SN 908 Made up words

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Active member
Sep 29, 2020
I was beside myself with glee 🤓 to learn after all these years that Steve uses the same password generating technique that I do. Making up nonsense words (with additional numbers and characters). I've long suspected that he might be the sort of guy who makes up silly words (diddly doodly). ;)
A couple thoughts: Some of my old nonsense words are too short by today's standards. Also, some of the words we might think are our own creations might really be something from an old TV show we remember from childhood (e.g. ack-acka-dack-dack-dacka-ack).
But this brings me around to where I keep getting mixed up. (I hope I'm using the right terminology) If my password can be 65 characters, upper/lower case, numbers and specials then the search space is very large. If my password is combined with a unique, used only once, pseudo-random Salt and hashed properly, then it's existence in a precomputed Rainbow Table is (highly) unlikely.
If an attacker gains access to a company's collection of properly encrypted passwords, and she singles out the hash that corresponds to mine, she would not only have to guess my password in it's entirety, but also the salt. In other words, wouldn't the hash of "monkey1234" look as much like gibberish as on of GRC's Perfect Passwords? I don't understand how Leo's comment about frequency analysis would factor in, unless the attacker could go character by character. Obviously she will try "monkey1234" long before a Perfect Password. But in a bizarro world where monkeys don't exist (Like in German).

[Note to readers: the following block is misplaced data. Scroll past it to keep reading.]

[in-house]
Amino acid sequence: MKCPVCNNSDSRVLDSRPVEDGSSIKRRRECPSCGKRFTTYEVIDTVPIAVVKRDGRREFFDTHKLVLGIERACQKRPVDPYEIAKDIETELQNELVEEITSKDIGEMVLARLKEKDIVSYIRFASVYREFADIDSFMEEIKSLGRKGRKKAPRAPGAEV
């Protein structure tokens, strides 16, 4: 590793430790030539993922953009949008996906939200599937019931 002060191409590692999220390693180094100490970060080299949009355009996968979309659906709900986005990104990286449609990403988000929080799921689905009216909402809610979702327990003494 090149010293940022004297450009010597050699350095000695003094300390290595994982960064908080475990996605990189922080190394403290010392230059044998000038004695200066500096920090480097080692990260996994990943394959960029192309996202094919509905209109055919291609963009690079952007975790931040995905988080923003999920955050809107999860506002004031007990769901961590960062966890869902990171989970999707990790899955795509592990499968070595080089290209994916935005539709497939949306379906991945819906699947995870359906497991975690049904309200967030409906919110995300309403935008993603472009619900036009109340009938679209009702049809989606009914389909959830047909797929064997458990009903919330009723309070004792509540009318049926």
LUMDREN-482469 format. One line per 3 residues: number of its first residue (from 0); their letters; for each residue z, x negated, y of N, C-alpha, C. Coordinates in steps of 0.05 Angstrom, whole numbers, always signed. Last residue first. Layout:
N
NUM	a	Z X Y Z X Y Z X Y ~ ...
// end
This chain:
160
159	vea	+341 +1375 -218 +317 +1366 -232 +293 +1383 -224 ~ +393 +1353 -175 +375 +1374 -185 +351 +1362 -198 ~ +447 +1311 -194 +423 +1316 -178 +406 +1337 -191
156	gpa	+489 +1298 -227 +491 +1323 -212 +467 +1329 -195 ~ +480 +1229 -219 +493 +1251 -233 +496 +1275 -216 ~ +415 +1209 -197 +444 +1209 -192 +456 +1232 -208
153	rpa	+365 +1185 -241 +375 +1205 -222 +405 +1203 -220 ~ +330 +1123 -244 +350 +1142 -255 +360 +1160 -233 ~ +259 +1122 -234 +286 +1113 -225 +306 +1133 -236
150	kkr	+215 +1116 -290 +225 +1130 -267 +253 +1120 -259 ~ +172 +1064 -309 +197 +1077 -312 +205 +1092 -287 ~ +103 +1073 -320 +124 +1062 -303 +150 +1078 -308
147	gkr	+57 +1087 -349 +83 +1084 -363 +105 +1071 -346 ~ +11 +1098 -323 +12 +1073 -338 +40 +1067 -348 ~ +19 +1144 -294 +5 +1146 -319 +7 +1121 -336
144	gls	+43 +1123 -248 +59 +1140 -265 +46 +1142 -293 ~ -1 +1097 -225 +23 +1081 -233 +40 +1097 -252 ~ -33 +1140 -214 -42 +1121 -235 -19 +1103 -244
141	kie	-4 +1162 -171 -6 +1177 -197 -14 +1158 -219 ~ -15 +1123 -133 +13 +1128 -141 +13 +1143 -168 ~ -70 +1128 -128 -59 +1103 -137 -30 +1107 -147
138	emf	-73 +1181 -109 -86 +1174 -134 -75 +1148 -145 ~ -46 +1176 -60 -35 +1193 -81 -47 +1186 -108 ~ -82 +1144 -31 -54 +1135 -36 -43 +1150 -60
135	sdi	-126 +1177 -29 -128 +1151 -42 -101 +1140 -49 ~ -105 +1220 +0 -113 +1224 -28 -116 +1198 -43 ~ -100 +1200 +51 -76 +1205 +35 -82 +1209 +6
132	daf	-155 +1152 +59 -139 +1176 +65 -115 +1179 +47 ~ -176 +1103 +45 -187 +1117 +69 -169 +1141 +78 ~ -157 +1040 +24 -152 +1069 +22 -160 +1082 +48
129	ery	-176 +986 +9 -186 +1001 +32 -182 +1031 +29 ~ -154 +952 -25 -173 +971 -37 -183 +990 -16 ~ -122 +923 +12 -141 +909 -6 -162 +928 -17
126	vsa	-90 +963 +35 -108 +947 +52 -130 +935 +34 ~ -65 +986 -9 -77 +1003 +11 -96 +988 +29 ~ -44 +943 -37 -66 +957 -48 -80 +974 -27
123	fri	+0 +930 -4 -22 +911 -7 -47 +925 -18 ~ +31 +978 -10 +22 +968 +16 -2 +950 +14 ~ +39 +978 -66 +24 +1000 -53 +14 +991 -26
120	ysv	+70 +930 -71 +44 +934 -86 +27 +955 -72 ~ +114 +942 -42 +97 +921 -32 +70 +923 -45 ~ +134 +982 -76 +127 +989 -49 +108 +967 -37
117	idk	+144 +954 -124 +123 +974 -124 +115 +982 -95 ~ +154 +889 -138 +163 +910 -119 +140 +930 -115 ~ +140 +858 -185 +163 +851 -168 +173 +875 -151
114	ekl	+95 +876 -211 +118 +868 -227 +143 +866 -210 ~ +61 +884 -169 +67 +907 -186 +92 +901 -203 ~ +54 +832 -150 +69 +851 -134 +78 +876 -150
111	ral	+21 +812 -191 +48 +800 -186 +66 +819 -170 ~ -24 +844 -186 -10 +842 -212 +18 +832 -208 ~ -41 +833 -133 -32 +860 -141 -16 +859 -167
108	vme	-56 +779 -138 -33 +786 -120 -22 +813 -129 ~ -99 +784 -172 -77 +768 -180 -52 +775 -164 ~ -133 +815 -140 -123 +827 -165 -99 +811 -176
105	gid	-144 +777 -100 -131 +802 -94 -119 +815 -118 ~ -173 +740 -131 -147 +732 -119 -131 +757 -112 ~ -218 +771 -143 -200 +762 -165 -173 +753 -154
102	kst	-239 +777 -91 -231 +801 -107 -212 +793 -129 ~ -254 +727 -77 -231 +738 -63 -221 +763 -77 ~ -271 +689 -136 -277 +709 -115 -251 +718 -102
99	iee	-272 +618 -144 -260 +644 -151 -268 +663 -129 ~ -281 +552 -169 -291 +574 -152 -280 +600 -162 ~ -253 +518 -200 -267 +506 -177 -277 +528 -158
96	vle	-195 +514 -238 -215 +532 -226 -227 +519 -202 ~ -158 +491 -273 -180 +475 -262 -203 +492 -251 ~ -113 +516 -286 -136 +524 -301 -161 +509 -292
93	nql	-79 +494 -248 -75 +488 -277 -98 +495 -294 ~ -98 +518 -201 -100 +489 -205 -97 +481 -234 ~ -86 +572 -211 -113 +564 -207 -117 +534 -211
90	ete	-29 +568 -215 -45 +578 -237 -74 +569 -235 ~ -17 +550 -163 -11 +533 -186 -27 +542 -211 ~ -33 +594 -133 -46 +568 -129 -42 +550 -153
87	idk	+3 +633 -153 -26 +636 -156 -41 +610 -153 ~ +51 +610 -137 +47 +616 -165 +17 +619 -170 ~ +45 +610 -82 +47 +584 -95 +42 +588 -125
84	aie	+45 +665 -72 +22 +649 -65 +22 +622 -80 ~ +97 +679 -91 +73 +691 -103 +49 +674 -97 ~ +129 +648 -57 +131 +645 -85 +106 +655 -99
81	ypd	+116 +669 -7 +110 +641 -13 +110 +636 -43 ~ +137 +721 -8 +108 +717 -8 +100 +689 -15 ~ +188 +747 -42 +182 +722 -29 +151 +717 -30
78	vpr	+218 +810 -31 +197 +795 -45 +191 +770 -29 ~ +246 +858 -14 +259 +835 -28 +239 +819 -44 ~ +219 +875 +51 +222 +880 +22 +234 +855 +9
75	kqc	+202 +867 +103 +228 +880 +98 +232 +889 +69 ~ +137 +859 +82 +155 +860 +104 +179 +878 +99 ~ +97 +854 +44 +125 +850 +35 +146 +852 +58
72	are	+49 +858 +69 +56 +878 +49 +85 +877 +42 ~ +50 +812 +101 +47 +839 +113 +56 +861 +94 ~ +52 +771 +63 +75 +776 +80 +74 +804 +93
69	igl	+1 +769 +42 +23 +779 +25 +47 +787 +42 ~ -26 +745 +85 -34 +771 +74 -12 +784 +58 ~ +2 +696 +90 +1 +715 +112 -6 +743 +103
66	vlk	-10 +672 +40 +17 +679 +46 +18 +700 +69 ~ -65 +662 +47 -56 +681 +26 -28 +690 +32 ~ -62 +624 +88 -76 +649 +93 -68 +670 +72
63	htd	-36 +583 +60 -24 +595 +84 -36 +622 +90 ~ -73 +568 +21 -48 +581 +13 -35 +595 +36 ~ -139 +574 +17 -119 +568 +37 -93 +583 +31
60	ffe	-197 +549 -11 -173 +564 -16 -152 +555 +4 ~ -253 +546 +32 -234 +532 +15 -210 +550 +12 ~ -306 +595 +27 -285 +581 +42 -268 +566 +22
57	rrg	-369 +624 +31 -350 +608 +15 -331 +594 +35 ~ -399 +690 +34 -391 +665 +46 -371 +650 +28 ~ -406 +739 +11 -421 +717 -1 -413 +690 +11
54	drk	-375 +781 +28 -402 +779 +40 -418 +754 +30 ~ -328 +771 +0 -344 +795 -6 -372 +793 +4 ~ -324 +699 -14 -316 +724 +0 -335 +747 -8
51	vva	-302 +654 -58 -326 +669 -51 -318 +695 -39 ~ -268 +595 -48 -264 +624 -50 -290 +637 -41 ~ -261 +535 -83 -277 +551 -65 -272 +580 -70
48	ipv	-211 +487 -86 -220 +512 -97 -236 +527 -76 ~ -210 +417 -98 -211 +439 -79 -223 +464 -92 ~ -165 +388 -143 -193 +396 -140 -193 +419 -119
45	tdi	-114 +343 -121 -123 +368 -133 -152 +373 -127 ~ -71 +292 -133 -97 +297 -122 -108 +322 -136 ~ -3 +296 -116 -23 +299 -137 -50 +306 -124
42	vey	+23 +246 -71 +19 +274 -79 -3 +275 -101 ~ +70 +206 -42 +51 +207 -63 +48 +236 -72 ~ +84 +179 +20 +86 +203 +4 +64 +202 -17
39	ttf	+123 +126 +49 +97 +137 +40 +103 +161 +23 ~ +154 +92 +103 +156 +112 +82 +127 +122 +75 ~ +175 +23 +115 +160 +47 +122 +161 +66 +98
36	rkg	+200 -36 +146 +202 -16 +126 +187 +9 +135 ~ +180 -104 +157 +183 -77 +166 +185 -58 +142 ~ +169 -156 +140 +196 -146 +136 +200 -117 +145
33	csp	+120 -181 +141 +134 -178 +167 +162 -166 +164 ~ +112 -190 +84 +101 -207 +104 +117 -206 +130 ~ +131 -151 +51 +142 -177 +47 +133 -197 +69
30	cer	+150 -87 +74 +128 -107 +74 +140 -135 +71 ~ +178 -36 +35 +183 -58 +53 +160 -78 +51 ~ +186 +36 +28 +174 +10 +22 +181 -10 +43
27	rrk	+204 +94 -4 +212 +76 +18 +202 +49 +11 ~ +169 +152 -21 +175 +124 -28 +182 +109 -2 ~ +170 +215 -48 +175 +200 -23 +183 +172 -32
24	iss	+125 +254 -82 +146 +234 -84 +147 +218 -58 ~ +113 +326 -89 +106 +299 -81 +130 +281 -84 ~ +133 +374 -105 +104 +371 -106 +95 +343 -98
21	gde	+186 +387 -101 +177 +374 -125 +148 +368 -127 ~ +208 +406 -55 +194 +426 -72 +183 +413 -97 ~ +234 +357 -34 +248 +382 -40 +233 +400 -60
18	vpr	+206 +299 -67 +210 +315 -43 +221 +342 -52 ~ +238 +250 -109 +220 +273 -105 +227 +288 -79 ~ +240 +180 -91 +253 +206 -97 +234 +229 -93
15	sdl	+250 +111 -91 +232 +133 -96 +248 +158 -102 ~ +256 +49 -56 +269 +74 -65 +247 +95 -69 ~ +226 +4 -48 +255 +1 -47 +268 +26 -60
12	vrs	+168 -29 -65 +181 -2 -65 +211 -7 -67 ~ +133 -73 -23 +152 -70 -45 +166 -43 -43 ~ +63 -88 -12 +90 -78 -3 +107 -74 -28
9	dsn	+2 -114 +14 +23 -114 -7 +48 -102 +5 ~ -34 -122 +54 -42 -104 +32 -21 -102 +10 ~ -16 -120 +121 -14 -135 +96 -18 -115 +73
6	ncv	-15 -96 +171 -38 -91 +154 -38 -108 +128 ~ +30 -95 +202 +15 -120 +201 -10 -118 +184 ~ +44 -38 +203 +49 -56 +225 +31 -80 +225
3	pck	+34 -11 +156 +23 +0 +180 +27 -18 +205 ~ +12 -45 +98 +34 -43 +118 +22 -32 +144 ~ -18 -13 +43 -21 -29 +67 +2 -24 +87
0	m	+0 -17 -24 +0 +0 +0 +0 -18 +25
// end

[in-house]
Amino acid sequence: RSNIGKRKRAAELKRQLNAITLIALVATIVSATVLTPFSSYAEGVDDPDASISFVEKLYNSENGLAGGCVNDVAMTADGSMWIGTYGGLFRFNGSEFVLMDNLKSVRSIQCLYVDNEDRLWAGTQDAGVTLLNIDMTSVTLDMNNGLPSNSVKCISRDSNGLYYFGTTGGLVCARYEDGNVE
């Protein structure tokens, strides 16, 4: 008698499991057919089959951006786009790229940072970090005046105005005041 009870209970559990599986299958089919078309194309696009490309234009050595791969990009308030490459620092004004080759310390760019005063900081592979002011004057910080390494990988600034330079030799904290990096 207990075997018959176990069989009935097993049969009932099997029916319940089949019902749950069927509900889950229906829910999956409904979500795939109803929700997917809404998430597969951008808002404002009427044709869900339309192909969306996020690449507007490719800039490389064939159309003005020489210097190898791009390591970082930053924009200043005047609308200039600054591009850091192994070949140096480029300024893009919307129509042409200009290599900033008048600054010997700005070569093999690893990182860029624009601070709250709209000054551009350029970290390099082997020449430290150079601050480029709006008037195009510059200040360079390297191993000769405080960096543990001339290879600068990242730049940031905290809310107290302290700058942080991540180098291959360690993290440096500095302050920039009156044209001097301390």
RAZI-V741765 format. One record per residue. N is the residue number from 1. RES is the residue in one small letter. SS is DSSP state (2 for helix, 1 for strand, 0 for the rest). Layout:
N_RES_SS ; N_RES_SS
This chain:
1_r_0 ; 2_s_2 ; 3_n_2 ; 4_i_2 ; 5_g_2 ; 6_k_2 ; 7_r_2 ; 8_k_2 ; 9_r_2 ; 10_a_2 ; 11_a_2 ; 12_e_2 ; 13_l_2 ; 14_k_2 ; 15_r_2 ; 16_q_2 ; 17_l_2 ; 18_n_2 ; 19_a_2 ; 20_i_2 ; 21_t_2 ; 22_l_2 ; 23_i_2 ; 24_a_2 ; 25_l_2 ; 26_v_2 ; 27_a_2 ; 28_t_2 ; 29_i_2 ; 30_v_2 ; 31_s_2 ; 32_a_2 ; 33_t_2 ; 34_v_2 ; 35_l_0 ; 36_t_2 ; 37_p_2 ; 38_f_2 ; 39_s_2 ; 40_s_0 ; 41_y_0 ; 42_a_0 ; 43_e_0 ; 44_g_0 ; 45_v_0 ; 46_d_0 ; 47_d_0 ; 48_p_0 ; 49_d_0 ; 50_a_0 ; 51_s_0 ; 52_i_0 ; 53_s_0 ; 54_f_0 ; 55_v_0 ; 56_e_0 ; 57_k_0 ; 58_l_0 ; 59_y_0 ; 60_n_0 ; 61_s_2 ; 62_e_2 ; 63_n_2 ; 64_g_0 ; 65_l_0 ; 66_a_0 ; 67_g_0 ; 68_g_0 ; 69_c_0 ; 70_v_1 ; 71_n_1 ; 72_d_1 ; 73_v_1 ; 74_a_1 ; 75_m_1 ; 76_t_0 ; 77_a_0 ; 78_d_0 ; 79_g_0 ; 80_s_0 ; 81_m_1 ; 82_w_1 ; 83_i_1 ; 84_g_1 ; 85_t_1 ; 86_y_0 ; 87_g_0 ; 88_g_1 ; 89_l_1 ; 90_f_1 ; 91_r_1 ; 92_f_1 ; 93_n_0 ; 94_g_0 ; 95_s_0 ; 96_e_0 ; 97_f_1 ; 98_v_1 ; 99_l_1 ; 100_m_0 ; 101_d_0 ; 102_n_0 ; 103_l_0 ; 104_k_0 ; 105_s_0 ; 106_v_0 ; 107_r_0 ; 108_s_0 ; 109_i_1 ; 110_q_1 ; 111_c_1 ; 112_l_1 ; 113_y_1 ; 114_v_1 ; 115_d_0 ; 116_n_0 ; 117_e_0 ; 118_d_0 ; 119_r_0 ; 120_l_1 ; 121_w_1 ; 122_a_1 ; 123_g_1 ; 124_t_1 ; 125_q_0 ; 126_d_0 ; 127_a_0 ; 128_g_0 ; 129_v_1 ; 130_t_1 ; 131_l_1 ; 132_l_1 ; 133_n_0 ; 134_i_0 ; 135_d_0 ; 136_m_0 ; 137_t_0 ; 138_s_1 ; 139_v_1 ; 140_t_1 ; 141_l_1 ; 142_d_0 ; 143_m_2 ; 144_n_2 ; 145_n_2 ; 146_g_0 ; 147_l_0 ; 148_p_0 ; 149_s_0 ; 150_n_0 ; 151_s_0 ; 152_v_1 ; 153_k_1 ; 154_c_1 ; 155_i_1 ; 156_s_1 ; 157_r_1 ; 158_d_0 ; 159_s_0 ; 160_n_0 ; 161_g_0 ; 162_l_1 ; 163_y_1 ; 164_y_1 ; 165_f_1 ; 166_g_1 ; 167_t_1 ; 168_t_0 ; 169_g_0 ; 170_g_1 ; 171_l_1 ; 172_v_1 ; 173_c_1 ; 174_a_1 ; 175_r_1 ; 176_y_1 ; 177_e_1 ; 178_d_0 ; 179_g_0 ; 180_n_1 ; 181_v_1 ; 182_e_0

Chapter 8 from Jasper van Woudenberg and Colin O'Flynn's book, The Hardware Hacking Handbook, is available for free from No Starch. If I understand what they're saying, then you can go character by character in a timing or power analysis attack. But that's not what an attacker who grabs a password list from LazySecurity-dot-Com would be doing, is it?
but also the salt
No, salt has to be stored with the password so it can be used when verifying the password. For example, if you look at a record from a Unix system, you would see something like:
The salt is 56YsS//DE (the format is $5$ which is SHA256 and the password hash starts with HasM6O8y2mnXbtgeE64zK (the record is truncated.)

Salt only provides a way to prevent to users with the same password from having the same password hash... it's just used to prevent lookup tables (rainbow tables) and not really to provide extra password strength.
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